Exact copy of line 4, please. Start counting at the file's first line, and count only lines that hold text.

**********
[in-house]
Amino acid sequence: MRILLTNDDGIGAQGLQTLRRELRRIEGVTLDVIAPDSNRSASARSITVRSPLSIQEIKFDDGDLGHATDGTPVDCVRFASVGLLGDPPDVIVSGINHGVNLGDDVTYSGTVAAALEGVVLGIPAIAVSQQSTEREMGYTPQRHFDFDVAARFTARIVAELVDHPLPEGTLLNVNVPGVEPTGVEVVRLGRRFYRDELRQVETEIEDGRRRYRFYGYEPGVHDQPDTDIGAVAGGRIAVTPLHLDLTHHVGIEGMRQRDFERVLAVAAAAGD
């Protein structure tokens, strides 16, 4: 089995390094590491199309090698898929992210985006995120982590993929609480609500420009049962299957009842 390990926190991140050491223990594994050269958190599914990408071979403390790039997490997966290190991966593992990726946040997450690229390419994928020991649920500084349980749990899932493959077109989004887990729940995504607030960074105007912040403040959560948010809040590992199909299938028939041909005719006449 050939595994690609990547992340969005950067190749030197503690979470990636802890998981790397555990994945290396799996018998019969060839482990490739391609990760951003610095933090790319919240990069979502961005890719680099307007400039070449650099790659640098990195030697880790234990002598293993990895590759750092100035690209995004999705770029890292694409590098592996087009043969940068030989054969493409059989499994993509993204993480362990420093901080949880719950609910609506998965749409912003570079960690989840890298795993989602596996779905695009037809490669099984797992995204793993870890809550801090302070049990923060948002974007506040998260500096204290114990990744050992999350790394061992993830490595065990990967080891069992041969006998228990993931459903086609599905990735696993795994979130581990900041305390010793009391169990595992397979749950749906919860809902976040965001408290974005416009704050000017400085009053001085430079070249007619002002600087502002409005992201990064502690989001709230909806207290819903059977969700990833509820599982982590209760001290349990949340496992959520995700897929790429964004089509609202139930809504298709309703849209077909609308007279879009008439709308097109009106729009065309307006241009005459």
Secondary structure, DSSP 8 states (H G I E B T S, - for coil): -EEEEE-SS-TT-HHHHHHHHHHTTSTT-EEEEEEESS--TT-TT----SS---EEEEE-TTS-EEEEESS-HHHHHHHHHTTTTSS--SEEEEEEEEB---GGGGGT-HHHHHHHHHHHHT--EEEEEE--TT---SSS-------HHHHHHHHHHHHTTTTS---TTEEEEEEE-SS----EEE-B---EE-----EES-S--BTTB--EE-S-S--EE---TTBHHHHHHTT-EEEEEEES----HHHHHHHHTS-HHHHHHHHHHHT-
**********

Secondary structure, DSSP 8 states (H G I E B T S, - for coil): -EEEEE-SS-TT-HHHHHHHHHHTTSTT-EEEEEEESS--TT-TT----SS---EEEEE-TTS-EEEEESS-HHHHHHHHHTTTTSS--SEEEEEEEEB---GGGGGT-HHHHHHHHHHHHT--EEEEEE--TT---SSS-------HHHHHHHHHHHHTTTTS---TTEEEEEEE-SS----EEE-B---EE-----EES-S--BTTB--EE-S-S--EE---TTBHHHHHHTT-EEEEEEES----HHHHHHHHTS-HHHHHHHHHHHT-